There was a view of the ocean and the buildings of Costa da Caparica at a rotary, which meant we were getting close. We turned onto the A38 highway, running down the rural hillside. Once we reached Costa da Caparica, though, it was instantly urban. We turned onto R, Vitimas da Guerra Colonial, running by lots of businesses. Soon after that, we pulled into the Costa da Caparica bus station, dropping off all the remaining passengers.

Aw man, that destination board is garbled...
So, is the ferry+124 combo worth it? Not if you're looking for speed. The 124 takes 40 minutes to get from Cacilhas to Costa da Caparica, and every time there was a sign for the latter, we'd go in the opposite direction. That said, it is quite scenic and you get to see a lot of local areas, but those looking for speed would prefer the 20-minute 135 bus. However, there is a faster way of getting to the beach from Lisbon, which we'll be looking at in the next and final Portugal post.

The bus terminal didn't have much - just some shelters.

Saturday, October 10, 2015

Service Change: Portugal, Part 13 - Lisbon Ferry (Cais do Sodre - Cacilhas)

When we got back to Lisbon, we only had one full day left in Portugal, with one thing we wanted to do: go to the beach. Now, Cascais is the city's main touristy beach, but we found out that the water there can get so polluted that you can't even swim in it! So we decided to head to where the locals go - Costa da Caparica. This beach is more out of the way, requiring one to take a ferry and a bus to get there. Let's start with the former.

The entrance to the Cais do Sodre ferry terminal.
Oh, and since we're at Cais do Sodre again, I get an excuse to show the rabbits!
The ferry terminal at Cais do Sodre was clean and modern. Featuring boarding areas for each of the ferry routes, the place was organised as well. Plus, the ferries used the same Viva system as the rest of Lisbon transport, so you could get into the boarding area simply by tapping your card and going through turnstiles.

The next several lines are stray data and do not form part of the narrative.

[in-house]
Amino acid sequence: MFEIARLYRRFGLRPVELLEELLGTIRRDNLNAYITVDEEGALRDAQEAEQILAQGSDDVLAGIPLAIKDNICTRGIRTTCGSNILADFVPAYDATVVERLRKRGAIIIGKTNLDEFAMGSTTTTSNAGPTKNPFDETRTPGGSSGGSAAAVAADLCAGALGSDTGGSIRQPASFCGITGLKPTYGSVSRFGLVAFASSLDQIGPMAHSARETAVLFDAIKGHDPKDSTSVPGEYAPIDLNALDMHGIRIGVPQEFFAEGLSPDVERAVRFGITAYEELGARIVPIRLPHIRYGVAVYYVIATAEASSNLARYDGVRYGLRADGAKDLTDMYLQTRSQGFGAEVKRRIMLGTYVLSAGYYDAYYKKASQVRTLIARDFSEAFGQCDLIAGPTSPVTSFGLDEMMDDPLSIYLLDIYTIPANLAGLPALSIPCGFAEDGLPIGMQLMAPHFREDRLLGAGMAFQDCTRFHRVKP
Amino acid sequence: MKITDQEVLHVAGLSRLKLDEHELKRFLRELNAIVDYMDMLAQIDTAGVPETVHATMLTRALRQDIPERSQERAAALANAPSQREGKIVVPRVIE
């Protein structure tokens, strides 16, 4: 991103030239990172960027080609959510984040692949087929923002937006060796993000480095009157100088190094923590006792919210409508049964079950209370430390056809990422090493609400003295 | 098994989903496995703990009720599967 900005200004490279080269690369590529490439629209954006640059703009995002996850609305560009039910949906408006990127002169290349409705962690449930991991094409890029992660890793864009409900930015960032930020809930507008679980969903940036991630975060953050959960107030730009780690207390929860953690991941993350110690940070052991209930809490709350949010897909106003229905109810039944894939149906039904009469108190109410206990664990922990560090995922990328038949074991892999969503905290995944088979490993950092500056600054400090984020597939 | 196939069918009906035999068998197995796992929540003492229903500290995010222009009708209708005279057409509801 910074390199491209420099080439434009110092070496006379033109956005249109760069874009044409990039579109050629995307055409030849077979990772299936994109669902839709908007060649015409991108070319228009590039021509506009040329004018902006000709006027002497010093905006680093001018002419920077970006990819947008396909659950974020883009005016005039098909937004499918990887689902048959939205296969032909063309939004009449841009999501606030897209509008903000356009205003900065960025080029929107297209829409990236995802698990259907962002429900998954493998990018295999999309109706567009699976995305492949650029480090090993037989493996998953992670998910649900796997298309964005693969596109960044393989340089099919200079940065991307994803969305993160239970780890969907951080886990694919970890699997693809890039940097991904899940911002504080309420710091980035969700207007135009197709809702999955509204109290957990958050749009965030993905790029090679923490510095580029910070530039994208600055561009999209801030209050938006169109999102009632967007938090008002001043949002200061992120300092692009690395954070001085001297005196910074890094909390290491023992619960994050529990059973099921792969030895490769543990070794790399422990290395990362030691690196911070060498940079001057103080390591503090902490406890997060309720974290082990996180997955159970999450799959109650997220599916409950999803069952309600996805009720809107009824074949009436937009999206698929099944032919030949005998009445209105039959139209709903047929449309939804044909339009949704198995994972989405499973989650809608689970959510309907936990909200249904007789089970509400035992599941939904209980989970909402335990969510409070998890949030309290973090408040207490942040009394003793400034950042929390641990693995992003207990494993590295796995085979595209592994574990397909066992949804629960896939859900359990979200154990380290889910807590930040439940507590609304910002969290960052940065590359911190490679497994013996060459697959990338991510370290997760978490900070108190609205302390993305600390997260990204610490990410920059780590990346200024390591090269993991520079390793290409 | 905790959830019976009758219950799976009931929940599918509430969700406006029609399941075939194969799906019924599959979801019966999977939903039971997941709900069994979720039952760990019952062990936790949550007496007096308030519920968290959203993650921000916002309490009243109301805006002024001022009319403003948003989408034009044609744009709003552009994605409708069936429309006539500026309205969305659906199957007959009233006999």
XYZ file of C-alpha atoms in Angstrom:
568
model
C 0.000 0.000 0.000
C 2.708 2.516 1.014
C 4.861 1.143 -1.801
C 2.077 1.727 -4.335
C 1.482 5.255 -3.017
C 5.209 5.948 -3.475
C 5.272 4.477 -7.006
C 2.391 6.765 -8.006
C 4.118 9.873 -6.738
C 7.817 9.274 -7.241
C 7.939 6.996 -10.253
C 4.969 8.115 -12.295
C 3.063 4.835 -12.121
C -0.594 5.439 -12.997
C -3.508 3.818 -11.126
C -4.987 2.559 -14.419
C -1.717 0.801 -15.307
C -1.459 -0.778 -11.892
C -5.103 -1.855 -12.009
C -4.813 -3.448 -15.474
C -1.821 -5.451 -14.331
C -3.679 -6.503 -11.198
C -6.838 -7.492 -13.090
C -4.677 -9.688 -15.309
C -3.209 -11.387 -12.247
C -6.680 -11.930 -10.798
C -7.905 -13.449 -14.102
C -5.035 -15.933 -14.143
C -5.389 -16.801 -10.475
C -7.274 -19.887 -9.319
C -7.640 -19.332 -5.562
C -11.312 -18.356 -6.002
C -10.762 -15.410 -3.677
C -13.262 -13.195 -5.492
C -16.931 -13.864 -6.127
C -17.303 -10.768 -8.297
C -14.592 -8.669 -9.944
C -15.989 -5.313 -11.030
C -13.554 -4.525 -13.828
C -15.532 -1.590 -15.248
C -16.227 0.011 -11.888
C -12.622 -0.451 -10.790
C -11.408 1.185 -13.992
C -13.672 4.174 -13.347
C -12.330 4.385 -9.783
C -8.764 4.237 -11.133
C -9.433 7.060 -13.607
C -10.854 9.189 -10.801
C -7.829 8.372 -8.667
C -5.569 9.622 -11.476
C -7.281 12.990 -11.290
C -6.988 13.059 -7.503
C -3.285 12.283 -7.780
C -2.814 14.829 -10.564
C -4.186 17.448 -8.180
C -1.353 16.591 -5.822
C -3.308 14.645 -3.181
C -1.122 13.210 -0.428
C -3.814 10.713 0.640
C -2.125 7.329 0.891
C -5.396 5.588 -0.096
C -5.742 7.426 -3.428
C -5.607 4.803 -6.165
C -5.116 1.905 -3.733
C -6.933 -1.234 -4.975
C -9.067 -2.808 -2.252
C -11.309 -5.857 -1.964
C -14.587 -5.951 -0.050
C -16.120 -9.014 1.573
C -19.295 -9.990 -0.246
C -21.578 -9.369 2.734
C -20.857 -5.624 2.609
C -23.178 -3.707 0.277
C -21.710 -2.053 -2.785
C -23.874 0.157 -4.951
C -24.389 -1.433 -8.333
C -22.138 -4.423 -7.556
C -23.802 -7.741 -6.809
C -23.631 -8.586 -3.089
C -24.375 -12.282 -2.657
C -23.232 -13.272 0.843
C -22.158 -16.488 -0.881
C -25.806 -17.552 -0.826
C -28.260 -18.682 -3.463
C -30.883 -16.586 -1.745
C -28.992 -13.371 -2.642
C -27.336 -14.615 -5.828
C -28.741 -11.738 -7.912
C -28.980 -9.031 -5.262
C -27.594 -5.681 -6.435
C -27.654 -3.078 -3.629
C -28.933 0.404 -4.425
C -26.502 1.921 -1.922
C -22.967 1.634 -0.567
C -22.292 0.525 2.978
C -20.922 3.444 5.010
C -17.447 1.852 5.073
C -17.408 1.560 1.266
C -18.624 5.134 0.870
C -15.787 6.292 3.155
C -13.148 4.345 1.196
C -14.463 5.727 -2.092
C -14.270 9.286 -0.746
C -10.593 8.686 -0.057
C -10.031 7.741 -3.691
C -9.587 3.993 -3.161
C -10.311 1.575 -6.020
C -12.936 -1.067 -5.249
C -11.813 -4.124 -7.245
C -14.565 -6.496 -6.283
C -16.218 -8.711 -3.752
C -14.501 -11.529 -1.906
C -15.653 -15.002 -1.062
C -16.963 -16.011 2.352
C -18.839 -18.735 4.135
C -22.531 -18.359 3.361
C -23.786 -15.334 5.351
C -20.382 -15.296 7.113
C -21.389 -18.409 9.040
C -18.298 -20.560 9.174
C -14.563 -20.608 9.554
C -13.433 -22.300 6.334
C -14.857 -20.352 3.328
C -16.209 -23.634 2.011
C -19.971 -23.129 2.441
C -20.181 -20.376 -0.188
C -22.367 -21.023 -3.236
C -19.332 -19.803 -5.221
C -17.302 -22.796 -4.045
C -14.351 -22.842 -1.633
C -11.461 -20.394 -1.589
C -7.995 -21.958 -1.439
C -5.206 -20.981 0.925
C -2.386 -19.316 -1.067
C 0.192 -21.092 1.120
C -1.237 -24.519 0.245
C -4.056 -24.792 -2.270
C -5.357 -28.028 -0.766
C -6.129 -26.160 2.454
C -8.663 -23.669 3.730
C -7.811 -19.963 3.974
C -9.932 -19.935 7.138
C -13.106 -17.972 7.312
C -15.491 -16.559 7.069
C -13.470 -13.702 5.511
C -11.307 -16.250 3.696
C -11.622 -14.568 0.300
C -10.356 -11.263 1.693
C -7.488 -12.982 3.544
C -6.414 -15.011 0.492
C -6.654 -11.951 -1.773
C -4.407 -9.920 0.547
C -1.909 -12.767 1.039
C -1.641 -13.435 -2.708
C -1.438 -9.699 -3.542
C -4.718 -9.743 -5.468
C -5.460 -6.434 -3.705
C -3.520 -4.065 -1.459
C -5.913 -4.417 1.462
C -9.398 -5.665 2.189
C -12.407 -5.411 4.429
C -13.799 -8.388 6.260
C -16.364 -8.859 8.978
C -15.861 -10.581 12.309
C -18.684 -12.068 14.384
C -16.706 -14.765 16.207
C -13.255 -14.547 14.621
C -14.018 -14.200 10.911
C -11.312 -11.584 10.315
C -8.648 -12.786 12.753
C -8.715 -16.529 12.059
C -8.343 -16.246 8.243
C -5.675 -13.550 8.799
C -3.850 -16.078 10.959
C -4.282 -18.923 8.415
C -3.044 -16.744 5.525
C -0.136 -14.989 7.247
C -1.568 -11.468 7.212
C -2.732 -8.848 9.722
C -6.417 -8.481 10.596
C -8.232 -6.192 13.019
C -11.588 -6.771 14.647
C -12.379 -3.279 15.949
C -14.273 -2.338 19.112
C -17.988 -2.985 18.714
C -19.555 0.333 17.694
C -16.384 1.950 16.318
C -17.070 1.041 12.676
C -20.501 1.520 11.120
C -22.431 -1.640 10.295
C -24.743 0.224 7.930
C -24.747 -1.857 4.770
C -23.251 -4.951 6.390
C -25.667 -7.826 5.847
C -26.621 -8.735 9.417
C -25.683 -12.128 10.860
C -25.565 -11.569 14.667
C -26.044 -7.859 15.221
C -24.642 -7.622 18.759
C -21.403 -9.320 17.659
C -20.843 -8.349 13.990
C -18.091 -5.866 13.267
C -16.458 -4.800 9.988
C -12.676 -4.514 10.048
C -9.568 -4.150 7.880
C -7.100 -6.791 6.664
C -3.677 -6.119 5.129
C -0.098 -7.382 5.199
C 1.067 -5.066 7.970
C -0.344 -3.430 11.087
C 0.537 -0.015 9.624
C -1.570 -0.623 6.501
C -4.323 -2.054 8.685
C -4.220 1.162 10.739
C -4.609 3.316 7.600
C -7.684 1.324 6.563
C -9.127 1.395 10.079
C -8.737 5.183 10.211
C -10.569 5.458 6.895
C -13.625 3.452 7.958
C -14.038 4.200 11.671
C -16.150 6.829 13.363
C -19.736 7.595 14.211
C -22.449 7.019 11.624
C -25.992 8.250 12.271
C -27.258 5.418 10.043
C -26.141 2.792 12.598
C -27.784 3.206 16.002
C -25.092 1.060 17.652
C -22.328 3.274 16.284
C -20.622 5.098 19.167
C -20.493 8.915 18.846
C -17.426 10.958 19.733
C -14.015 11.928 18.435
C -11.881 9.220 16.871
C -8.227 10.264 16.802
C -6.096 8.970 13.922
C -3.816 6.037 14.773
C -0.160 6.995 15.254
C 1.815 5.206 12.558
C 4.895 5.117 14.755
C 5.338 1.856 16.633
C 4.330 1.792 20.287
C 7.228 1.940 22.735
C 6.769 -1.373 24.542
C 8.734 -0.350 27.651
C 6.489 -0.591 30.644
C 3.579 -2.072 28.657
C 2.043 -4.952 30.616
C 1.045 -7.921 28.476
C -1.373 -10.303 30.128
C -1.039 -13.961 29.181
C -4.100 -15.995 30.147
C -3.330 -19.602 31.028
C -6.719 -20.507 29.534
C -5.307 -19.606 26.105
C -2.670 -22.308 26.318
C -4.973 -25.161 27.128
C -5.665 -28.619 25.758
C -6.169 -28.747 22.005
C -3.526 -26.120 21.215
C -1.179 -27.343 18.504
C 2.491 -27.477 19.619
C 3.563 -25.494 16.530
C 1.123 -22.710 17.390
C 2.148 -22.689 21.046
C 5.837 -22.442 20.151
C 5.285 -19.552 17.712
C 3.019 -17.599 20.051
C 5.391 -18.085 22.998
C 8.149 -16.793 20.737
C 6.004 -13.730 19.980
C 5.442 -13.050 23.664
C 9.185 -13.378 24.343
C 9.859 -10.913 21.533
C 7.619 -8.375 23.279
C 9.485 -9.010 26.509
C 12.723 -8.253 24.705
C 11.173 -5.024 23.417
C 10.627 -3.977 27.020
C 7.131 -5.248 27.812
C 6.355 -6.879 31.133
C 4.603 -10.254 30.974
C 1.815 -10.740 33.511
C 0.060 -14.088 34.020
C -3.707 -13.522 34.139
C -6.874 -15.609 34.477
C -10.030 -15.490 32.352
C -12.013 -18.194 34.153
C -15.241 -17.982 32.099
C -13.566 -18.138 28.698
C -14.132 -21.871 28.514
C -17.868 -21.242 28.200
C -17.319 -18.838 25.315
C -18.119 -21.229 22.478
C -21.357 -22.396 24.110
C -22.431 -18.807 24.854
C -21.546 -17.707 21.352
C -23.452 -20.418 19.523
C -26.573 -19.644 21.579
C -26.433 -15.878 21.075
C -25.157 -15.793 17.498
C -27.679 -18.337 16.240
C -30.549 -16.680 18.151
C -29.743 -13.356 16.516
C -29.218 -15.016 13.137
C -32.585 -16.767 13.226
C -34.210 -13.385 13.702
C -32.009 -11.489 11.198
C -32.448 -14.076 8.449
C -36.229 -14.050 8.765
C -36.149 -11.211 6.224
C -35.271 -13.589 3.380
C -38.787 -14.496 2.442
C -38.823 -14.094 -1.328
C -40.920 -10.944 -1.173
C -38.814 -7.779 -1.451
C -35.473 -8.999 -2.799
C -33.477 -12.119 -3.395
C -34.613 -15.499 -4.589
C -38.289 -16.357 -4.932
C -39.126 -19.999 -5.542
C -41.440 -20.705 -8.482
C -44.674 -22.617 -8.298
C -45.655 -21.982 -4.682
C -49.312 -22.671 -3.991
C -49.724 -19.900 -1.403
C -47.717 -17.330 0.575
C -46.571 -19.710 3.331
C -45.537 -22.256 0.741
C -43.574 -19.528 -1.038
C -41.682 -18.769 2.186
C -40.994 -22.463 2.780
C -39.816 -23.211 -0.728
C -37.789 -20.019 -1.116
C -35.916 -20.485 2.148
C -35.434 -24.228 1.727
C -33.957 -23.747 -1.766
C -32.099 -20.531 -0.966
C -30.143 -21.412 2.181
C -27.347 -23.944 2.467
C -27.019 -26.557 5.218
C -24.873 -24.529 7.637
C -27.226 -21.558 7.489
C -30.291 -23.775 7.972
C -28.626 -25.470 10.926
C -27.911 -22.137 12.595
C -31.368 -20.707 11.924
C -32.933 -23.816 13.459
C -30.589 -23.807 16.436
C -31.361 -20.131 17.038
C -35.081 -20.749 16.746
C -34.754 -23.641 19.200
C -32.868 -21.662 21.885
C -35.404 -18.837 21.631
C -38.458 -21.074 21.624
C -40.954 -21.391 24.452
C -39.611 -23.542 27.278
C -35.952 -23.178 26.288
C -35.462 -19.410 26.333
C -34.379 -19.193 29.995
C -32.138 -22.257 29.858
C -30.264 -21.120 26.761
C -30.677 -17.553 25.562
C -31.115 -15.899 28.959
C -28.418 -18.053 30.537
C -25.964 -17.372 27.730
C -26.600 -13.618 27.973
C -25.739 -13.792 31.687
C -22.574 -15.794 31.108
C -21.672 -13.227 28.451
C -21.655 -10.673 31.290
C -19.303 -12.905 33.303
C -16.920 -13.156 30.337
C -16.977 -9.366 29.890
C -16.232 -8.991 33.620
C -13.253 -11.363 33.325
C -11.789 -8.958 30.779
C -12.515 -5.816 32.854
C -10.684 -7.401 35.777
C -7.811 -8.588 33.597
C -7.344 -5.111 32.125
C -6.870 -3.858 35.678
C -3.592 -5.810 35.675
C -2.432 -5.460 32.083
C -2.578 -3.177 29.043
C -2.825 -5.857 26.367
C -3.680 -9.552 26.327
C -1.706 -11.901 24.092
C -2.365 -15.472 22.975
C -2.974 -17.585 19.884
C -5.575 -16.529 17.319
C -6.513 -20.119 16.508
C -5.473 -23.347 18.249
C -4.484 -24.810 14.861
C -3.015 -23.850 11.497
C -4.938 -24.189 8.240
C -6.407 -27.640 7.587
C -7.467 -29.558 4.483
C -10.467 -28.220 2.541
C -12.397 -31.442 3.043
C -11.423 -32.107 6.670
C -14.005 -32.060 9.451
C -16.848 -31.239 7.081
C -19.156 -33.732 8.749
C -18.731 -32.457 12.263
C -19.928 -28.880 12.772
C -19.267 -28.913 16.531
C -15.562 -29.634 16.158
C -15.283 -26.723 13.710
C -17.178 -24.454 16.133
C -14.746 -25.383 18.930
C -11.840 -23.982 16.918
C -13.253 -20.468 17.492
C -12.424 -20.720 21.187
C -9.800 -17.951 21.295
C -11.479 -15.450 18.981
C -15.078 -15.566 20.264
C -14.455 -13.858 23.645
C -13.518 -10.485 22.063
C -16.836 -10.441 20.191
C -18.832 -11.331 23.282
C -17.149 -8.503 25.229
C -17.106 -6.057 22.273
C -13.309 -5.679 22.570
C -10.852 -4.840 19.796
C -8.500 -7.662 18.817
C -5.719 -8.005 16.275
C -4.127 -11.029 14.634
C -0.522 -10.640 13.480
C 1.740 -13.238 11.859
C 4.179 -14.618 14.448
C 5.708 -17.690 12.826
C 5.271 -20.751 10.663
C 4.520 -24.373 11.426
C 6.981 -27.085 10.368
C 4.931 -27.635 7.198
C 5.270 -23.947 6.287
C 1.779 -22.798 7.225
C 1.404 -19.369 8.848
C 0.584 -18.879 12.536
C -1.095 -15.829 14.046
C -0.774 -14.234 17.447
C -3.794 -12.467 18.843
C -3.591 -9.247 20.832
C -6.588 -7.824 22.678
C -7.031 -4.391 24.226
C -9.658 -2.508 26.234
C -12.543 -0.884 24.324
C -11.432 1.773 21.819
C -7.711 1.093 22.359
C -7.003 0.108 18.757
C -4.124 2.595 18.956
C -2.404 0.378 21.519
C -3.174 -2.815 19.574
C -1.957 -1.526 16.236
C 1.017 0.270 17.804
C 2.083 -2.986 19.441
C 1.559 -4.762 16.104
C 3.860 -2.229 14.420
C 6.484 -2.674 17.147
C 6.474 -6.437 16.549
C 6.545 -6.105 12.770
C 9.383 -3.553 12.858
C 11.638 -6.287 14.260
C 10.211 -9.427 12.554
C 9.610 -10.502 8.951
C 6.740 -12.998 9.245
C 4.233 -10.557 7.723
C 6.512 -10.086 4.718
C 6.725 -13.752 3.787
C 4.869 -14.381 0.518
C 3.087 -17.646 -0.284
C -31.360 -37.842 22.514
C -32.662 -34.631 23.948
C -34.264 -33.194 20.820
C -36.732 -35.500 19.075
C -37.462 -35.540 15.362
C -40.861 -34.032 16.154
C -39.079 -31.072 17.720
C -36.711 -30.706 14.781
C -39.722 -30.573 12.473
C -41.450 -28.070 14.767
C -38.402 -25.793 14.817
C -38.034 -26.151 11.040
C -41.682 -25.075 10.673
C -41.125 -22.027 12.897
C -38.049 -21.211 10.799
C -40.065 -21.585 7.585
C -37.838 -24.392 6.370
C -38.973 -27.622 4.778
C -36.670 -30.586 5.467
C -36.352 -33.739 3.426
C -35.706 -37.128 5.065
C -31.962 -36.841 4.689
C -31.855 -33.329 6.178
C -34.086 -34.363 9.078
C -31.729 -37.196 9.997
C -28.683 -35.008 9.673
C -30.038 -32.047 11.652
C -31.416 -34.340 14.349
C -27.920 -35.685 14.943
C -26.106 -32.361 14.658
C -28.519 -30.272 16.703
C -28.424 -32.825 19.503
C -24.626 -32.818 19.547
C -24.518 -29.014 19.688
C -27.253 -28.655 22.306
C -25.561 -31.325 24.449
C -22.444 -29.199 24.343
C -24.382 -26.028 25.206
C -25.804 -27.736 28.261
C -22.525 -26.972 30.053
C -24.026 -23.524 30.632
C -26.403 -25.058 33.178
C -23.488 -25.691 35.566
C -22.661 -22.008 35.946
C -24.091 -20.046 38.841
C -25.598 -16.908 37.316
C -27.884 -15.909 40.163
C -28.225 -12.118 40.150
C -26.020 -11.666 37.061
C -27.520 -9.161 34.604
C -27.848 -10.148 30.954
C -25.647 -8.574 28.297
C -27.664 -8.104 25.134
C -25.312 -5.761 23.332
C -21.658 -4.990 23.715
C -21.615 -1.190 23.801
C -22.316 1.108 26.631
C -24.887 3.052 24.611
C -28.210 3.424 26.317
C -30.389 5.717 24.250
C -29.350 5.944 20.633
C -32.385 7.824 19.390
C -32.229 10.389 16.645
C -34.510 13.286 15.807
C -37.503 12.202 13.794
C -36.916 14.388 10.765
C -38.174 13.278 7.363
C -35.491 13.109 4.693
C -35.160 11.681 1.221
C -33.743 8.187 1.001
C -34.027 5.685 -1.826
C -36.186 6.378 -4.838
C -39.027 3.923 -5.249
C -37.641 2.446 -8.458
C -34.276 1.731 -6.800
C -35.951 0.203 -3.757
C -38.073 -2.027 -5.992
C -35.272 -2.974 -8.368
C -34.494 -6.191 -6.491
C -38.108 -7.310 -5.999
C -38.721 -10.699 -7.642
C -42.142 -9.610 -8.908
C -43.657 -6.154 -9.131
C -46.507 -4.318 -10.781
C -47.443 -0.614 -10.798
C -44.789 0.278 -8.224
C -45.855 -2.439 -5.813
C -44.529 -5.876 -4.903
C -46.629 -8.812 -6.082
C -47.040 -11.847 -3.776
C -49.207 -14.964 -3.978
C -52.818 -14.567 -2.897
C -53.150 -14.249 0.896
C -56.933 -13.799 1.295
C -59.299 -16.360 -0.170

There were a few shops inside the terminal. 
Turnstiles going into the boarding areas.
The boarding area was simple, with benches running along the walls. When the boat came, it let all its passengers out, who headed for a separate exit that bypassed the boarding area. Then a big orange door opened up...and it was chaos. Getting onto the ferry was basically a free-for-all, with everyone pushing through to get through the doors onto the boat.

The boarding area.
The boat coming in.
The boat had a lot of capacity, with many seats inside. As for the ride, it was fairly short, but the views of the city across the water were great. After the jaunt across the Tagus River, we reached Cacilhas, which had a simple ferry terminal. Overall, I'd say the ferry ride is worth it, even if you're not taking it anywhere.

The inside of the ferry's second deck.
Check out that view!
The 25 de Abril Bridge.
A washed-out view of Lisbon.
The ferry terminal at Cacilhas.

Service Change: Portugal, Part 12 - The Alfa Pendular High Speed Train

As you know, when we were going from Lisbon to Porto, we took the slightly-fast Intercidades train. That one could go up to about 120 MPH, which is speedy for sure. But if you want a true high-speed experience, the Alfa Pendular is the way to go. Running from Braga in the north to Faro in the south, via Porto and Lisbon, this train gets up to about 140 MPH - the fastest in Portugal. As luck would have it, we got to take this service going back to Lisbon, and it was fantastic.

It honestly felt like an airline. Stewardesses kept coming past to give refreshments. These headphones were for...
...this TV. It didn't show anything interesting, but it was a nice addition, I guess.
Our car was not very crowded, for some reason.
This screen showed how fast we were going, and it was very fun to watch. The fastest we went was 226 km/h. Plus, these high speed trains could tilt around corners!
The inside again.
The windows had curtains that could be lowered by the push of a button.
Of course there's a bathroom picture - this one was pretty cramped.
A screen on the side of the train.
The train at Oriente, back in Lisbon.

Thursday, October 8, 2015

Service Change: Portugal, Part 11 - Porto Metro, Lines E and F (plus a funicular!)